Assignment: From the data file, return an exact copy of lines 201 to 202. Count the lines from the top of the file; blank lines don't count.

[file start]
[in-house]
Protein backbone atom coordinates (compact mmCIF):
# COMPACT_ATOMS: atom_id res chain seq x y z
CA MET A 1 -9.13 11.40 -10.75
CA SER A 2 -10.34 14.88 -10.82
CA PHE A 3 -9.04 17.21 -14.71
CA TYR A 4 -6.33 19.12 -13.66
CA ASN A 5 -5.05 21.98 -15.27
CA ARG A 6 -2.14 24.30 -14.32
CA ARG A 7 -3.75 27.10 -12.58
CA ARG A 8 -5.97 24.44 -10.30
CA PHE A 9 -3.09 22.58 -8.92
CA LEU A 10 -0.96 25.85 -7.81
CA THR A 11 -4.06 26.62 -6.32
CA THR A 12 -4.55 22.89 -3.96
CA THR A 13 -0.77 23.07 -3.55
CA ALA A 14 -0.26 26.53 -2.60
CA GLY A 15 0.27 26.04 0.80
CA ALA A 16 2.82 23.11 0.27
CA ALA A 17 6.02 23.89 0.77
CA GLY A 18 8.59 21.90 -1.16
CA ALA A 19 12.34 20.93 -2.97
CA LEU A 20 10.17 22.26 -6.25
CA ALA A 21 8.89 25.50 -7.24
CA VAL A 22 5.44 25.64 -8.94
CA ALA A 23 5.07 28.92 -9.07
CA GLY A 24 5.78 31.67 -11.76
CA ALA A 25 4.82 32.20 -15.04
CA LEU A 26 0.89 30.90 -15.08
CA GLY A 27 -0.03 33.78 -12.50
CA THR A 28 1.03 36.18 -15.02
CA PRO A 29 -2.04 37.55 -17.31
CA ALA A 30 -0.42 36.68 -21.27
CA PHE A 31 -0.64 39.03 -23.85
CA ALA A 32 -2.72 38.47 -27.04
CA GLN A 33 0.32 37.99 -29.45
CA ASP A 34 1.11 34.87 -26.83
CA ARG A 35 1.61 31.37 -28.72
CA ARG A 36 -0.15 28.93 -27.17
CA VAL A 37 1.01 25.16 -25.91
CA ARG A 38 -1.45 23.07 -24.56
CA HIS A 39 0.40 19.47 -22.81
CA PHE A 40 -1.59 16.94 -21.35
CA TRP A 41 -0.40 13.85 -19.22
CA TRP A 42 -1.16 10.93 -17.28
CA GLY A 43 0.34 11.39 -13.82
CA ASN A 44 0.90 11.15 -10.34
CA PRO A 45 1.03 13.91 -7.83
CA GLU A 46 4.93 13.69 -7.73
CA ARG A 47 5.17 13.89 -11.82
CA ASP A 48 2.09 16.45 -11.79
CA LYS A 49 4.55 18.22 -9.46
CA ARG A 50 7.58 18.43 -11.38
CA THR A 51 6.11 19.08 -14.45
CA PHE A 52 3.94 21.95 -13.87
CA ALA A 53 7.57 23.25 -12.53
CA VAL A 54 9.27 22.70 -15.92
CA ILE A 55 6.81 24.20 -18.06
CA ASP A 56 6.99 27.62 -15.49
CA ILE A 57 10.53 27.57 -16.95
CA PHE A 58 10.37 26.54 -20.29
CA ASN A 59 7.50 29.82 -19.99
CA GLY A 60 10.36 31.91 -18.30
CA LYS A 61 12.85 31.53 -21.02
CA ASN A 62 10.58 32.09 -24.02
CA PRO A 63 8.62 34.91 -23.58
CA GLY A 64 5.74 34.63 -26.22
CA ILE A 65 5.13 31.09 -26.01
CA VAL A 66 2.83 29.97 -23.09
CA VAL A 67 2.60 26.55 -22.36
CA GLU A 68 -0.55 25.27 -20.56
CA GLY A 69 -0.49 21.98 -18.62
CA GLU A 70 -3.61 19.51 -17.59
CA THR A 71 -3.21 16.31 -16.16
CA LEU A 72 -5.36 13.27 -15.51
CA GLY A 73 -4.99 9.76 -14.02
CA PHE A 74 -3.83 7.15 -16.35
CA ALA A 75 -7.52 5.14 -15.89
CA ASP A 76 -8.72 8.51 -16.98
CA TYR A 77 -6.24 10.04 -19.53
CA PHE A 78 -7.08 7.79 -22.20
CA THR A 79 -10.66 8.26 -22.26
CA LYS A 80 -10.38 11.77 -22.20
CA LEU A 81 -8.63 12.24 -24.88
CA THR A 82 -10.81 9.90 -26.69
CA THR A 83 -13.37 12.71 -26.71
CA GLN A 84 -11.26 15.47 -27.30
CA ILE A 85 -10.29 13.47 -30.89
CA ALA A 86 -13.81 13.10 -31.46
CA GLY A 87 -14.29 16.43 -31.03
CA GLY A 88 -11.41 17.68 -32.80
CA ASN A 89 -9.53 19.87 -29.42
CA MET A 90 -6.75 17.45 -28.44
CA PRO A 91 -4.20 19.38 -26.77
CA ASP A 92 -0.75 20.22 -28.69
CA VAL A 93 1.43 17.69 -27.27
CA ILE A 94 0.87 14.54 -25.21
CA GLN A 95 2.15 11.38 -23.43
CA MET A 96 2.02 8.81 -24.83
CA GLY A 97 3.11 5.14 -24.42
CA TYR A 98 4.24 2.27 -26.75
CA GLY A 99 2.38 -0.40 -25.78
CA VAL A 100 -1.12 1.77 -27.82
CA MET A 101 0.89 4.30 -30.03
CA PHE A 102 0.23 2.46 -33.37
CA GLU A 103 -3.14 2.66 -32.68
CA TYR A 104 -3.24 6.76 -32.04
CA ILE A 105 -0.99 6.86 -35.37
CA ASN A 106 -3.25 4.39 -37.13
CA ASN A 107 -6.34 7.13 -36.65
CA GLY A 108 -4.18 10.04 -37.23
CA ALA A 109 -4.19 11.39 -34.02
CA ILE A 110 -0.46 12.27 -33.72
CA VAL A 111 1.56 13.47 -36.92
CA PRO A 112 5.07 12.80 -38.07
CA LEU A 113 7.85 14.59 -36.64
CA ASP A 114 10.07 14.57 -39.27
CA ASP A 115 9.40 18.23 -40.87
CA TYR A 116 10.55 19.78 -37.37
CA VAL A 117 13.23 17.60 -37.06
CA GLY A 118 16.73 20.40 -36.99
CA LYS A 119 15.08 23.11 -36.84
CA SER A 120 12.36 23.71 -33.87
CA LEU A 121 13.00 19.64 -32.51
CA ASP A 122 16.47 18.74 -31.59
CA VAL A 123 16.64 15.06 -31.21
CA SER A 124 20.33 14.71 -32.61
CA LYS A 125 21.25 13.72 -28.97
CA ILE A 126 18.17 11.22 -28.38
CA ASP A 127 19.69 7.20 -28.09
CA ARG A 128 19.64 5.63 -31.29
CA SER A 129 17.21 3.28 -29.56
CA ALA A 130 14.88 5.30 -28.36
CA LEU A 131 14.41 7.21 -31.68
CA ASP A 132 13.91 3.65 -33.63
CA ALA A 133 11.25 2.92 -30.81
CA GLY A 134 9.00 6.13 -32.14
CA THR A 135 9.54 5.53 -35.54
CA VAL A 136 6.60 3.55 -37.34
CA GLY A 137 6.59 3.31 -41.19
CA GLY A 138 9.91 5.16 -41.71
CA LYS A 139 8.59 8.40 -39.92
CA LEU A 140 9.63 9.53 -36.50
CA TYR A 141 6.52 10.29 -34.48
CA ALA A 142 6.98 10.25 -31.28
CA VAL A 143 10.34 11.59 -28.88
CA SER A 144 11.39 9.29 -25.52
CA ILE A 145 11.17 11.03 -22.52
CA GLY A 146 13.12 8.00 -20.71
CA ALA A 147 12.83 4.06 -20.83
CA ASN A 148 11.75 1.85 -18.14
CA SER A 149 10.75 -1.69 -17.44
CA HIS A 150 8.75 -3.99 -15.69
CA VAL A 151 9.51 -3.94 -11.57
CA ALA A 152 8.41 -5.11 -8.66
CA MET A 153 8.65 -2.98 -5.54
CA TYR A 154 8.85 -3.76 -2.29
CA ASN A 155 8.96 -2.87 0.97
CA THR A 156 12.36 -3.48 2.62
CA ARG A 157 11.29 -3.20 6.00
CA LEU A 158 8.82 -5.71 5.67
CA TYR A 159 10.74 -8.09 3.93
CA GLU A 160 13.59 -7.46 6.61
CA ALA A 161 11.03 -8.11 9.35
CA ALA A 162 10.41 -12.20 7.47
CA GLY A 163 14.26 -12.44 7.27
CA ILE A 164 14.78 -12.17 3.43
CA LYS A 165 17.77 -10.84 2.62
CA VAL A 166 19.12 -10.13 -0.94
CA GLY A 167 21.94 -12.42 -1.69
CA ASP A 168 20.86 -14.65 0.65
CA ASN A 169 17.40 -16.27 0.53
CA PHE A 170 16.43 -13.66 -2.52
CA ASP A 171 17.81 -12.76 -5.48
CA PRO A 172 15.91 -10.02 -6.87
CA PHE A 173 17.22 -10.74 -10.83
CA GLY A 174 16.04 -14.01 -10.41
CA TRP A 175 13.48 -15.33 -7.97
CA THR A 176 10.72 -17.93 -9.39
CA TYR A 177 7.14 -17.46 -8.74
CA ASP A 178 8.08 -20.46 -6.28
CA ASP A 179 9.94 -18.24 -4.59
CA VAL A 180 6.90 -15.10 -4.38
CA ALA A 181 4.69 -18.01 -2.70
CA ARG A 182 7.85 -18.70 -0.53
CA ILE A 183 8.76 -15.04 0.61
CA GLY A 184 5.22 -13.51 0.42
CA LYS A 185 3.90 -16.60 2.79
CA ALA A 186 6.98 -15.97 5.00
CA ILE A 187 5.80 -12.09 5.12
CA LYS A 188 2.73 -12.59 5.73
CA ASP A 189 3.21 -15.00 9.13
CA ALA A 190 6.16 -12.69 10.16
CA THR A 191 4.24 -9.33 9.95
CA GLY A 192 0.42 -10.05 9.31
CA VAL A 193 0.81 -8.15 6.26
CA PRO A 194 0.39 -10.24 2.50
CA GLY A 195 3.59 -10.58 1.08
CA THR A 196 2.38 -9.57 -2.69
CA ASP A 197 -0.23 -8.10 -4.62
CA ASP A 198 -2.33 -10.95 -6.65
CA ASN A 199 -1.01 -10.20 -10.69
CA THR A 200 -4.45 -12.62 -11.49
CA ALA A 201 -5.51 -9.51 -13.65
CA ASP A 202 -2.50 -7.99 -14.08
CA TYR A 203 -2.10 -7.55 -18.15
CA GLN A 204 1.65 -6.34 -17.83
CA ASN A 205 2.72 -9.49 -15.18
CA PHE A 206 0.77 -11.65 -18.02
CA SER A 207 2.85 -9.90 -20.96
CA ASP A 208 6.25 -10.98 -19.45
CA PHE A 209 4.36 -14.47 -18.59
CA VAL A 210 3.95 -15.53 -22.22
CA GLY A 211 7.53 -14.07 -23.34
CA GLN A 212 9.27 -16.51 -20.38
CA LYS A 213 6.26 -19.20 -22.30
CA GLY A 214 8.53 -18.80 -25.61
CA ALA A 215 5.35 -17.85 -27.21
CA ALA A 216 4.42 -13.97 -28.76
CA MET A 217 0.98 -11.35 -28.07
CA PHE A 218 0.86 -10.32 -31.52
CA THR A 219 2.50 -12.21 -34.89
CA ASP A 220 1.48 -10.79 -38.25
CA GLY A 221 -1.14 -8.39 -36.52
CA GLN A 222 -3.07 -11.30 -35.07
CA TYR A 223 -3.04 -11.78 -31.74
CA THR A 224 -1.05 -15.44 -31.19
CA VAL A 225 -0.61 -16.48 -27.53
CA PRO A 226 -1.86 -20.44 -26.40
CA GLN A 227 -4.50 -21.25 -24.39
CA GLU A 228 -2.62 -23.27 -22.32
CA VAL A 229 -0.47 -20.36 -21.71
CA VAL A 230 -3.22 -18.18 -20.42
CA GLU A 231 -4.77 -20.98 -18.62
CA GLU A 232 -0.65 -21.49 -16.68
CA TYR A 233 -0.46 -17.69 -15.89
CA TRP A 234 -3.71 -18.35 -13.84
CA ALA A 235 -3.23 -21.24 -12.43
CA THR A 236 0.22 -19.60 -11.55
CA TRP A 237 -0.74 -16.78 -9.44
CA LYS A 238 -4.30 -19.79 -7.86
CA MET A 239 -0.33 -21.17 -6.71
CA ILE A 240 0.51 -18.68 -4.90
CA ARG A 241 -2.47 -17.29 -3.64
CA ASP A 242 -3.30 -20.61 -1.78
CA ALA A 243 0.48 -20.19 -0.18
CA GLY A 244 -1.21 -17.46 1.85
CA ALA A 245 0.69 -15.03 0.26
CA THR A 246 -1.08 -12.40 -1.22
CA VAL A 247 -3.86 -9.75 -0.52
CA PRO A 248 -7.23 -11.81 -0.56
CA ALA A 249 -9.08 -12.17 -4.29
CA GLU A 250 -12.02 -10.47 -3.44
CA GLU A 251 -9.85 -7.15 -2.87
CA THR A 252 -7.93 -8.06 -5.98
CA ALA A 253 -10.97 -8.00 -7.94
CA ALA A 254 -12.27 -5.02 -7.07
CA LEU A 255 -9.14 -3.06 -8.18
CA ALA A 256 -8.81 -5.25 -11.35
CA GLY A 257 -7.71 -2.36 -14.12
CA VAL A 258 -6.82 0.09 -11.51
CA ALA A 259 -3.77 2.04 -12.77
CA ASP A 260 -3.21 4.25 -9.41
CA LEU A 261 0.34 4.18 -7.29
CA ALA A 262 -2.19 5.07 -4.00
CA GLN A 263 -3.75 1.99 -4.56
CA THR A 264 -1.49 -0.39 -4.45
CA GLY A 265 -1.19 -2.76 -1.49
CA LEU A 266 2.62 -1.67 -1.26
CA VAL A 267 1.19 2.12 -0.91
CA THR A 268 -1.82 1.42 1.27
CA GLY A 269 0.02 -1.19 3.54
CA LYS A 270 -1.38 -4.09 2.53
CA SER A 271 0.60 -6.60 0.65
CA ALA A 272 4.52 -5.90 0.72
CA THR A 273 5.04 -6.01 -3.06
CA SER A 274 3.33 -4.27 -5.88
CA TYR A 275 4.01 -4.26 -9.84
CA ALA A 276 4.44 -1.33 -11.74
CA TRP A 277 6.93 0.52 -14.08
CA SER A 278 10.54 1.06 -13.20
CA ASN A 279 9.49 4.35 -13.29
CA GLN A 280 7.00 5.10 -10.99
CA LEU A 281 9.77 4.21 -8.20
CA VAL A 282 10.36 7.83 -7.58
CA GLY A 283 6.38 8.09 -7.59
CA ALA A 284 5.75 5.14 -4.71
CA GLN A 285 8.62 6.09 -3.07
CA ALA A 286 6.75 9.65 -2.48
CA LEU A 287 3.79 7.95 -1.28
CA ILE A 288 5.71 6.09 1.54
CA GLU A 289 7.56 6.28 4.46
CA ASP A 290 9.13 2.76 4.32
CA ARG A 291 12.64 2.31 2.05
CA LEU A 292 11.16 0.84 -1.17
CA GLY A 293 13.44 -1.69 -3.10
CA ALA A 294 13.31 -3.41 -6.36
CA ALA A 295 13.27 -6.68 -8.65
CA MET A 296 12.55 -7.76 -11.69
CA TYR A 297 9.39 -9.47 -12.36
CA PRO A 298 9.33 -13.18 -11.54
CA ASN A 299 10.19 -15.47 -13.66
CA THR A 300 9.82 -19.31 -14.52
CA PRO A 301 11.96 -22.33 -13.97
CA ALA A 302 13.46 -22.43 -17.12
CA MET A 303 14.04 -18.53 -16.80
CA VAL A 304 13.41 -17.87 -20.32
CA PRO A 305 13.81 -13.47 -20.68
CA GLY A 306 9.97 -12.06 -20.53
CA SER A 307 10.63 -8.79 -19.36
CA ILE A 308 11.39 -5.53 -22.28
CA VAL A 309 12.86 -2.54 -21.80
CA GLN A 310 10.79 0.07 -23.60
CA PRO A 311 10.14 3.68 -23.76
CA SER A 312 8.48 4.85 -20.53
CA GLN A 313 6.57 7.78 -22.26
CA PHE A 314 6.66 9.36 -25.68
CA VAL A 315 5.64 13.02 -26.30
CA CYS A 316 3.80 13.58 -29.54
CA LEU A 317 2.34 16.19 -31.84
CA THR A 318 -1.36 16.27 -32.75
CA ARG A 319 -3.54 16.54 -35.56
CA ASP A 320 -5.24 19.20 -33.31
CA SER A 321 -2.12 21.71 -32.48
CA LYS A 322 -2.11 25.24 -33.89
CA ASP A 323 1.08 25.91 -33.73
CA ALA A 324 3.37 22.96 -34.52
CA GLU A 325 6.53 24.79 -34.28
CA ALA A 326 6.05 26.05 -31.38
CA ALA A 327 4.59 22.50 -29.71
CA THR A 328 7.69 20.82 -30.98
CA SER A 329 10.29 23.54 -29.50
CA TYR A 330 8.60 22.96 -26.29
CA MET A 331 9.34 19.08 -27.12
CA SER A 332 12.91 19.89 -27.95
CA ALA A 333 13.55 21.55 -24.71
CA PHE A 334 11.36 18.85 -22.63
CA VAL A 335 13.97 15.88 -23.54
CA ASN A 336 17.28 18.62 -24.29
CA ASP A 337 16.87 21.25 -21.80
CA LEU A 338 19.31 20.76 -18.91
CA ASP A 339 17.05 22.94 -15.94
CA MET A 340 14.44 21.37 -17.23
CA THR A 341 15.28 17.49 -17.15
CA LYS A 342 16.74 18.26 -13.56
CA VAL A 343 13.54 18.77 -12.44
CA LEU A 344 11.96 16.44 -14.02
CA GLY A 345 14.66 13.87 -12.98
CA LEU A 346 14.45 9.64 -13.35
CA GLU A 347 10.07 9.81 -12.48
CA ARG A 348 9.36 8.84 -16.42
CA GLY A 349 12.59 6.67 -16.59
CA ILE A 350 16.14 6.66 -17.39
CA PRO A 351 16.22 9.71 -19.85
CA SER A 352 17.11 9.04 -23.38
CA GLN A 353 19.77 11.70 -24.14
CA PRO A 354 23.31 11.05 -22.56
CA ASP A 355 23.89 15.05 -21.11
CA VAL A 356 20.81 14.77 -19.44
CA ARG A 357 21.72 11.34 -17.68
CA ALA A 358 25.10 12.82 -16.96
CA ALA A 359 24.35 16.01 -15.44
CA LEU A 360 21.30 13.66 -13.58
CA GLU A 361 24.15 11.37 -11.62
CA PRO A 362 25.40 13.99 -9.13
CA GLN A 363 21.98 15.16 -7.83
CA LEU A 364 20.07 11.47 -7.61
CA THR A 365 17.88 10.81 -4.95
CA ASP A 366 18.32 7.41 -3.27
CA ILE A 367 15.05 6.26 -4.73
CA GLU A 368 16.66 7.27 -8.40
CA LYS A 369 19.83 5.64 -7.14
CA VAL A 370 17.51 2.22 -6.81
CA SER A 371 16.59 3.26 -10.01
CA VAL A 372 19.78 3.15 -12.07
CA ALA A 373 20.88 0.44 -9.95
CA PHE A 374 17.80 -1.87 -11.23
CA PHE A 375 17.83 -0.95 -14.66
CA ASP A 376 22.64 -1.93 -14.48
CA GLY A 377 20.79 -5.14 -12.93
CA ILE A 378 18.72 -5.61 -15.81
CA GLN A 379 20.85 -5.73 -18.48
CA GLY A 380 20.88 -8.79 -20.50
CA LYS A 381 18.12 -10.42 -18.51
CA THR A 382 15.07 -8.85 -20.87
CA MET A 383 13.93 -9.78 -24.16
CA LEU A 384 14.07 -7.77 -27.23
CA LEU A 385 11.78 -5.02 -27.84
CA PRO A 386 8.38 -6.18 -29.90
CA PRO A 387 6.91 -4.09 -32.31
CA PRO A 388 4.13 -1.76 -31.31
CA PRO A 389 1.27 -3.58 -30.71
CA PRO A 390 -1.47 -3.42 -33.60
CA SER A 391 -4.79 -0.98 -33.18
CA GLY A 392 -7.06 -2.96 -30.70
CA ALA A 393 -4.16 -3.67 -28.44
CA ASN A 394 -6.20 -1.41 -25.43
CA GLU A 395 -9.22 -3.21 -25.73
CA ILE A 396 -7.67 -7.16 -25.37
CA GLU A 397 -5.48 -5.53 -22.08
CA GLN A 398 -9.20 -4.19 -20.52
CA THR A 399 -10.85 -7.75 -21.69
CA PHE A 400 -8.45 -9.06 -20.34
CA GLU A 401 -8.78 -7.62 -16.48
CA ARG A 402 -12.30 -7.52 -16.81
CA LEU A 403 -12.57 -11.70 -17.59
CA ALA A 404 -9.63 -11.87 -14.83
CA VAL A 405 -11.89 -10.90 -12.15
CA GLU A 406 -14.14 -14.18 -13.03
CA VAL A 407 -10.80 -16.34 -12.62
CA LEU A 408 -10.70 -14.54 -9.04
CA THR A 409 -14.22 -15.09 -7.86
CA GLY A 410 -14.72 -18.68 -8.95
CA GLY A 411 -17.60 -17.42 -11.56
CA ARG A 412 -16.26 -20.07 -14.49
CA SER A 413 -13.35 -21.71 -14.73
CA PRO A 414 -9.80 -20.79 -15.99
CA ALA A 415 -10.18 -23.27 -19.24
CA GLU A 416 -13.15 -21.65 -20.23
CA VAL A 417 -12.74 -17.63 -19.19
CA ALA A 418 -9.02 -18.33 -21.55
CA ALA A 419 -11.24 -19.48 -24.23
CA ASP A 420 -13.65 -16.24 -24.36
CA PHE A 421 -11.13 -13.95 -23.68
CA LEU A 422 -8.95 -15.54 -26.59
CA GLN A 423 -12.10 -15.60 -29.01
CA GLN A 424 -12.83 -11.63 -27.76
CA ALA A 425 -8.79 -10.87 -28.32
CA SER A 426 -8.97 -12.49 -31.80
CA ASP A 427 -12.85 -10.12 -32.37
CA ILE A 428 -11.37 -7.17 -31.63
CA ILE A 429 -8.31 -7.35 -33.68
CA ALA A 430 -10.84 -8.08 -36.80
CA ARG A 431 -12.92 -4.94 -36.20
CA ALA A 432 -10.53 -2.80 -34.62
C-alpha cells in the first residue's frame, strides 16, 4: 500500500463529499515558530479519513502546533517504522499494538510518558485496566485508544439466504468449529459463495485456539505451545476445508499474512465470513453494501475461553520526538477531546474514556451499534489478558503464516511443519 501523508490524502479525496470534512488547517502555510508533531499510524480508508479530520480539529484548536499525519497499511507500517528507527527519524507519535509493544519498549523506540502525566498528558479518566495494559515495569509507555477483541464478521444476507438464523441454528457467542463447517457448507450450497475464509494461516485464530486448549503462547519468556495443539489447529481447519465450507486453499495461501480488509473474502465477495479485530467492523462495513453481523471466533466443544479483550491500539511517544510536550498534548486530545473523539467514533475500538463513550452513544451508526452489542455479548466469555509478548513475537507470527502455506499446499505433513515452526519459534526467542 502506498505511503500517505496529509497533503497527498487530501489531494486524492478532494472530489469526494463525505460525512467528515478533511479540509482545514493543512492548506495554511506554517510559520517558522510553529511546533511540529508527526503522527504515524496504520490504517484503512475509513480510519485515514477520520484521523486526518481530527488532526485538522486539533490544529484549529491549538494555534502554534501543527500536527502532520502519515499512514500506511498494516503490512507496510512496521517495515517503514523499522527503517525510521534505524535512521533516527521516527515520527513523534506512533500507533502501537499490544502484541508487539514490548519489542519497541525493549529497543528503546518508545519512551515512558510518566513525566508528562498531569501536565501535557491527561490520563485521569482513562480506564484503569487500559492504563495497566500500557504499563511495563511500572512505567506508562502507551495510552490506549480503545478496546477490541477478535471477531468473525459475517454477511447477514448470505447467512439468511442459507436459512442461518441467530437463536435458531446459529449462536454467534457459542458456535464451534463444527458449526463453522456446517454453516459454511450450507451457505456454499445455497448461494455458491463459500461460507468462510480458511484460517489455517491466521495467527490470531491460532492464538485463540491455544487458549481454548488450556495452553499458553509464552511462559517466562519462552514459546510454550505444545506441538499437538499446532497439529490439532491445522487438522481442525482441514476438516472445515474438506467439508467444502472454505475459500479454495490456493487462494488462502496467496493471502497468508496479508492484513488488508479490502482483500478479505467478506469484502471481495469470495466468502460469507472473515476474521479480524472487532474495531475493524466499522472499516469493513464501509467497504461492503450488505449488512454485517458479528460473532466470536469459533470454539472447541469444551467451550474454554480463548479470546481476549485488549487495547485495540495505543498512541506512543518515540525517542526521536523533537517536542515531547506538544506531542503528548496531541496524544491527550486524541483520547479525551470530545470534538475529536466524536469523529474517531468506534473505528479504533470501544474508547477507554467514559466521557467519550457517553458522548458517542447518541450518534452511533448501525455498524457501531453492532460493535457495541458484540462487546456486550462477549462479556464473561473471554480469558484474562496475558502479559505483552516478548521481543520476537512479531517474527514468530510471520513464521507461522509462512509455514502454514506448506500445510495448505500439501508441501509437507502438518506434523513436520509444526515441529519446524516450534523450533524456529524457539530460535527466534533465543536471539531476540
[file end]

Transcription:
CA ASP A 198 -2.33 -10.95 -6.65
CA ASN A 199 -1.01 -10.20 -10.69